It has been reported that exposure to reconstituted PCB compounds during gestation prompts Jarid1b expression (a demethylase) as well as Sirtuin1 (SIRT1) (a deacetylase) 5. Thus, a decrease in their target protein forms in progeny’s liver is demonstrated. The animals exposed themselves exhibited a reduced AR gene expression 4.
Developing brain DNA methylation potentially contributes in developmental PCB-mediated neurotoxicity. DNMT activity is decreased in mouse preimplantation blastocytes 203 and exposure to PCB 153, an NDL congener, leads to decreased global methylation of DNA in N2A cells 179. PCB 153 is a potential epigenetic disruptive factor only when applied to mouse cells since DNA in response to this congener was unaffected on human neuroblastoma cells 176. It is, therefore, suggested that DNA methylation status is differentially affected by NDLs and DLs. More specifically, according to a Swedish study 204, DL PCBs shift the balance toward DNA hypermethylation whereas, as observed in Korean and Inuit studies 205, 206, NDL PCBs favor DNA hypomethylation.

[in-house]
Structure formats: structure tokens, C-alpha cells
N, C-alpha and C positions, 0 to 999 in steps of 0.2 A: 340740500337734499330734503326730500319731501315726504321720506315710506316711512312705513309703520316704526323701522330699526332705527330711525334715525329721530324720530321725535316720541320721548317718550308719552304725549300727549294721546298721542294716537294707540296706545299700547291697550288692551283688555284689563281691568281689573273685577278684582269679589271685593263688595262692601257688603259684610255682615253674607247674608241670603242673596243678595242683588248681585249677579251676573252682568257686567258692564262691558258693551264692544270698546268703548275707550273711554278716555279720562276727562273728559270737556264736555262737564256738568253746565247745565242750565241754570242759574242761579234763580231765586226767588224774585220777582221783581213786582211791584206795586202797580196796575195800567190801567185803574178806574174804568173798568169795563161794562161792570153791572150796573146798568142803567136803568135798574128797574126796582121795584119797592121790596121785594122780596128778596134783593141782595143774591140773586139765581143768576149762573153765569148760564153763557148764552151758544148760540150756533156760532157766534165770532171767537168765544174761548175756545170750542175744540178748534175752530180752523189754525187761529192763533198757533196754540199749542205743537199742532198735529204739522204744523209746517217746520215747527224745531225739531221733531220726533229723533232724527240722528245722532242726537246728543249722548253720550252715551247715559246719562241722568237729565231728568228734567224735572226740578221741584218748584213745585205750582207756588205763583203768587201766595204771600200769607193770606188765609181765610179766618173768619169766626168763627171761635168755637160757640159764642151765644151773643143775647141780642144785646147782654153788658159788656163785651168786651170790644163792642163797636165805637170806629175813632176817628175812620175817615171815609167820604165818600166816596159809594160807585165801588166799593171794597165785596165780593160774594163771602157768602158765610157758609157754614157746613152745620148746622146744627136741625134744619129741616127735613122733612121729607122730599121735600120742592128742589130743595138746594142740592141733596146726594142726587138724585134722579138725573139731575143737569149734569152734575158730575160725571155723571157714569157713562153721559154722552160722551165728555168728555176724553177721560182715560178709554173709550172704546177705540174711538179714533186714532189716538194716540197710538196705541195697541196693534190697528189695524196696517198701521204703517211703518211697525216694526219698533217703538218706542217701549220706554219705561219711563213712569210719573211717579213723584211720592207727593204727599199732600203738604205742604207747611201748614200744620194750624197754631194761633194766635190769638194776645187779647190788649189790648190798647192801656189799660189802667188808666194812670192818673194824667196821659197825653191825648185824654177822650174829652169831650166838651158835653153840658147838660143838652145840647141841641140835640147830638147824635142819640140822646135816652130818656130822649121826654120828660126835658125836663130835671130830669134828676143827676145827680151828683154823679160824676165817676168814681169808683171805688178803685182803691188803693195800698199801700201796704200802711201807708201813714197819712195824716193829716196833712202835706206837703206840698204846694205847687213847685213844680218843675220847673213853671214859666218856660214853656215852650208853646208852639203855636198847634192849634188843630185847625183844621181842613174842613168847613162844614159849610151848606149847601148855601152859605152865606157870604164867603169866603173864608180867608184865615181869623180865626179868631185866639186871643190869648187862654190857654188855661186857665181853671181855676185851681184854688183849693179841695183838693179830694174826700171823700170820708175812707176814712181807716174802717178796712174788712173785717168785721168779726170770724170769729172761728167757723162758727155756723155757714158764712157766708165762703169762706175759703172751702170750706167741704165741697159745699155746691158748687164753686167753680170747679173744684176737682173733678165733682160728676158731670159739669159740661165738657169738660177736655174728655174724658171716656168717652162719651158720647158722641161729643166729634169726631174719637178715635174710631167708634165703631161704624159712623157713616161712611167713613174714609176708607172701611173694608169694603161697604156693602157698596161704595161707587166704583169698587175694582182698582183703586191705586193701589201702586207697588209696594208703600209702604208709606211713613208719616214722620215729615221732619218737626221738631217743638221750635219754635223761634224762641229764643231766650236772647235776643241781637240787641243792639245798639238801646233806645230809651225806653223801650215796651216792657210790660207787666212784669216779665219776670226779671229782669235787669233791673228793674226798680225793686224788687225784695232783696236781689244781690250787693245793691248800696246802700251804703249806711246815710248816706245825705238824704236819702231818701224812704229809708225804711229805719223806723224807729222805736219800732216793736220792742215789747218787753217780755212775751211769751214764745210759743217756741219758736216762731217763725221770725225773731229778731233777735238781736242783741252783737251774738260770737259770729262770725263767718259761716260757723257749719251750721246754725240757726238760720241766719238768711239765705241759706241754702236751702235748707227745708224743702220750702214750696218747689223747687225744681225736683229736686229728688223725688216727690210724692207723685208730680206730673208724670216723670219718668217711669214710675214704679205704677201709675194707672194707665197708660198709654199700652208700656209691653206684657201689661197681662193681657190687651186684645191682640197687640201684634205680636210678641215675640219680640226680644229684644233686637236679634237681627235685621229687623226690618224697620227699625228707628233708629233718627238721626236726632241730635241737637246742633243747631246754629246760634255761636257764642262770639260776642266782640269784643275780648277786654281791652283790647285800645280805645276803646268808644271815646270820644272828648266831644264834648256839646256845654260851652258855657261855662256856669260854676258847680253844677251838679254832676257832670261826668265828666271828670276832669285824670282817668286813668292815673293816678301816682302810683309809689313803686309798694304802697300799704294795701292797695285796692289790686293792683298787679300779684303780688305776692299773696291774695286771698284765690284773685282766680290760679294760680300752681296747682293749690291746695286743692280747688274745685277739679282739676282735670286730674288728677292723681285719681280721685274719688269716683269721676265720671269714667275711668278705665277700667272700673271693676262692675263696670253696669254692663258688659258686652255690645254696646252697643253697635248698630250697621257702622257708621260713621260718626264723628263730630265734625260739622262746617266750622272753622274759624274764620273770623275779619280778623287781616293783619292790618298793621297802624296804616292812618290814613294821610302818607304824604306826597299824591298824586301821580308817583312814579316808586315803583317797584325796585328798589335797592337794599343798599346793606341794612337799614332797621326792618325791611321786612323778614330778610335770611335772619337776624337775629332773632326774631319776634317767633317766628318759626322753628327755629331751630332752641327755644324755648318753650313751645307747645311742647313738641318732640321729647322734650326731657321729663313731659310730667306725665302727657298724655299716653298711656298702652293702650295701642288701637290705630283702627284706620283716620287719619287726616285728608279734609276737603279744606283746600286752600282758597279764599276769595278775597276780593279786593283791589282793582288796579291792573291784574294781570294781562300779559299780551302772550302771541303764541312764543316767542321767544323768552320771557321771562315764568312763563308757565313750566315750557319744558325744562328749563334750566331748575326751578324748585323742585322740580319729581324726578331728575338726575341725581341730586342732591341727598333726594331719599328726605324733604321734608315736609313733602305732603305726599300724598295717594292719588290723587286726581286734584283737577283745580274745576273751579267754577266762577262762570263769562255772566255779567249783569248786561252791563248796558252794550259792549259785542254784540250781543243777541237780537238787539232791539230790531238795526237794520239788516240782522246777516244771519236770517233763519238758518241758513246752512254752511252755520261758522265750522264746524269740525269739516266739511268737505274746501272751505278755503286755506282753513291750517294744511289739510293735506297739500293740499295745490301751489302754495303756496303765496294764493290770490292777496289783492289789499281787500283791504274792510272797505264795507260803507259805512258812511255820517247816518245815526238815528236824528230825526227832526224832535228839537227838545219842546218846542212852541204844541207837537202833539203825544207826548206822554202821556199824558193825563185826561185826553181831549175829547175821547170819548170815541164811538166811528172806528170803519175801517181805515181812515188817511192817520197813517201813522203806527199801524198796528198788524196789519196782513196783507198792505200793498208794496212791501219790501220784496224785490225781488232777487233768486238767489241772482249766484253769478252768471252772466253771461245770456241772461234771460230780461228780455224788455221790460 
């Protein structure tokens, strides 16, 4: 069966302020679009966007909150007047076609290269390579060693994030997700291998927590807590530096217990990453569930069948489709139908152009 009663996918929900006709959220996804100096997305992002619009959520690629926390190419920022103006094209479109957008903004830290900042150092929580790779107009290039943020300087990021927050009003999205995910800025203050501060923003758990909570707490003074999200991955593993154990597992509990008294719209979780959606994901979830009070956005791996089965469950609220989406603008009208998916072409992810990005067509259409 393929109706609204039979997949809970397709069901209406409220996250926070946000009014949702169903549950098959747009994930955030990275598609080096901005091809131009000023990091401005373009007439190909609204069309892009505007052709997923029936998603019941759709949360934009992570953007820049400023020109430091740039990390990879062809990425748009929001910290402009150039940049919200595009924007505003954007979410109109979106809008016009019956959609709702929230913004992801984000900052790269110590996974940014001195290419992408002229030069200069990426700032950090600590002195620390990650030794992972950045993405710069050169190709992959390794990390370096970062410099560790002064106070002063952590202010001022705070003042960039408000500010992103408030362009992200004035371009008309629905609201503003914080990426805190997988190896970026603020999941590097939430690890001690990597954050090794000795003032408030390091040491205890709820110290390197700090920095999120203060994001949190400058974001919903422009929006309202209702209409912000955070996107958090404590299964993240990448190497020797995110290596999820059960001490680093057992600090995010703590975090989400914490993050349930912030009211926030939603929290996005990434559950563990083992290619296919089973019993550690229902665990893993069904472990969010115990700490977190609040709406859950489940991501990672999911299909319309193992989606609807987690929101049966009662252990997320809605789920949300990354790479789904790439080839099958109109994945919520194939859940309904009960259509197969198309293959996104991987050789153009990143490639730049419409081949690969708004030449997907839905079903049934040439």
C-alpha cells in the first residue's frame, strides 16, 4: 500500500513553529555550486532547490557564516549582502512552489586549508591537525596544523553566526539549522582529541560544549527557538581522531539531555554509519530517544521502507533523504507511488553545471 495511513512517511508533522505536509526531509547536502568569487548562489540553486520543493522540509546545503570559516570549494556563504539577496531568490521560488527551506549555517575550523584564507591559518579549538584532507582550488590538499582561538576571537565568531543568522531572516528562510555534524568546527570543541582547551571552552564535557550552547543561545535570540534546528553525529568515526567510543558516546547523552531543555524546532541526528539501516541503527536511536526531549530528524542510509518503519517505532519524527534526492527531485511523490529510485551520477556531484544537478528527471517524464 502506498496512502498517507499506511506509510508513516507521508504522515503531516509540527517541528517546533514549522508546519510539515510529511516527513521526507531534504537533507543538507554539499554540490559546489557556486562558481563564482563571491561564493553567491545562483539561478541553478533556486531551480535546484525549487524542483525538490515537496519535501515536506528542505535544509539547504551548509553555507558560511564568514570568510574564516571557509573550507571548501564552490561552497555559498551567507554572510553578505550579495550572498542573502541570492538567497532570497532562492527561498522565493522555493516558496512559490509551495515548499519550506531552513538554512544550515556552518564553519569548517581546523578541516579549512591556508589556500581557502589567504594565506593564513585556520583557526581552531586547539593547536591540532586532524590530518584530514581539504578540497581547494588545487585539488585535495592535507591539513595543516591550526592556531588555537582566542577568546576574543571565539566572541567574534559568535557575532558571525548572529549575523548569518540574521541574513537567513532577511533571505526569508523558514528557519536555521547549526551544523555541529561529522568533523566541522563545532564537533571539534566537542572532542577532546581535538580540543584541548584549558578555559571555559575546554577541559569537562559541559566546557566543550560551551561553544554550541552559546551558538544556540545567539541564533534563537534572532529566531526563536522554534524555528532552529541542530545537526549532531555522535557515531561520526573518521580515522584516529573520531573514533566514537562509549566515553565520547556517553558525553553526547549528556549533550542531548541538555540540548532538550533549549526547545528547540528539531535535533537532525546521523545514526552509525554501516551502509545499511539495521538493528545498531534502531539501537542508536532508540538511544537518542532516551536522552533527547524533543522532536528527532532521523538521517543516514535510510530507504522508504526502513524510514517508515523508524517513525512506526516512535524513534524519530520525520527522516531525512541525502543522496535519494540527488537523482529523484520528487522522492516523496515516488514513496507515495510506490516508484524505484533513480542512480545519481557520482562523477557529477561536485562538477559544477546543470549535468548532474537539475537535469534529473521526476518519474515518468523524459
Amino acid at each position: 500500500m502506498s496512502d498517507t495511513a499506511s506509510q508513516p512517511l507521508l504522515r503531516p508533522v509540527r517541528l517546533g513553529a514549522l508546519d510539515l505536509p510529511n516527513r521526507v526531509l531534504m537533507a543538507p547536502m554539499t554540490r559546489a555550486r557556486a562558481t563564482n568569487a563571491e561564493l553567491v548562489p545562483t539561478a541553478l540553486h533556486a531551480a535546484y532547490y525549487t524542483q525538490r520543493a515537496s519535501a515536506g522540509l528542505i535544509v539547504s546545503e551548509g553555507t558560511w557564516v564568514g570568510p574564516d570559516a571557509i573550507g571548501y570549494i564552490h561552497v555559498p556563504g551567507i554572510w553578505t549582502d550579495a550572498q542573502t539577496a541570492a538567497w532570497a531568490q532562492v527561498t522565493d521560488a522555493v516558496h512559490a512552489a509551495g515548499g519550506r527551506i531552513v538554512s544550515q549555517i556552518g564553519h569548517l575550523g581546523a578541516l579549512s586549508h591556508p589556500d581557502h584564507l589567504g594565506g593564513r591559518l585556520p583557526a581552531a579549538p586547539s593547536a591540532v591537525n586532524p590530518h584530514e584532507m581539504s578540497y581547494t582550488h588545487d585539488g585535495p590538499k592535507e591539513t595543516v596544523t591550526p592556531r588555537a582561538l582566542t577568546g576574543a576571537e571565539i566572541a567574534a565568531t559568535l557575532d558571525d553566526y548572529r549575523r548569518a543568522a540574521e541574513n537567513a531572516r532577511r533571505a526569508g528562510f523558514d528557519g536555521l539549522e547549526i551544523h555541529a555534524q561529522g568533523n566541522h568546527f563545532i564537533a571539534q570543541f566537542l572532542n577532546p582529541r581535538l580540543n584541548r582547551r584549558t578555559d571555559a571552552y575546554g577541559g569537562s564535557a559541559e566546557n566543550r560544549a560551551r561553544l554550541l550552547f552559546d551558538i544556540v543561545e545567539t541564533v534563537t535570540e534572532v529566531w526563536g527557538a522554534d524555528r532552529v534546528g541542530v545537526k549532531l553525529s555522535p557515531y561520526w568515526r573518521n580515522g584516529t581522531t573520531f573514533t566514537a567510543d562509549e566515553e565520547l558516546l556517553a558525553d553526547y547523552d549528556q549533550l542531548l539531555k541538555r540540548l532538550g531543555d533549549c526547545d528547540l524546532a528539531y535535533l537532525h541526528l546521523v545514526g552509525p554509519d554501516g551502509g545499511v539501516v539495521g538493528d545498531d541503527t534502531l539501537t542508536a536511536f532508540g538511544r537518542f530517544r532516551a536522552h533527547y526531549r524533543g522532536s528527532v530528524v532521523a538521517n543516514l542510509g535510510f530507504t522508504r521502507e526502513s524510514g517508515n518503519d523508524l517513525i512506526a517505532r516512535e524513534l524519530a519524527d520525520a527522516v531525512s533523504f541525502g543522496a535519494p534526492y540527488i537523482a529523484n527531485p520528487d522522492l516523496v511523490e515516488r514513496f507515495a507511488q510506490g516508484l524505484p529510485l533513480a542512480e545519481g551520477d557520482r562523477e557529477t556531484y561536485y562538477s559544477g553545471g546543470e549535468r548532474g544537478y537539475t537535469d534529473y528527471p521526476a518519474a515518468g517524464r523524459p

PFOA is one of the principal PFCs that are widely used in industrial and everyday consumer products including textile coatings, flame retardants, surfactants, food packaging items and lubricants 207. Moreover, PFOA is derived from the degradation of different fluoropolymers and is not further degenerated from environmental and metabolic breakdown. The United States general population was found to have average serum PFOA concentrations approximately 4 ng/mL 208. In occupationally exposed populations, concentrations may range from 428 to 12,000 ng/mL 209. PFOA is a persistent pollutant, thus, it can gather in tissues via multiple exposure routes 30. PFOA can be found in liver, milk and serum 210, 211, 212. It is also likely to be detected in blood, primarily, and in the kidney and liver as well, according to studies on monkeys and rats. Liver is a significant target organ 213, 214, 215. As PFOA is widely spread and chemically stable several concerns have been raised with regard to the recorded PFOA accumulation recorded in aquatic and terrestrial biota, human serum as well as its environmental persistence 216, 217, 218.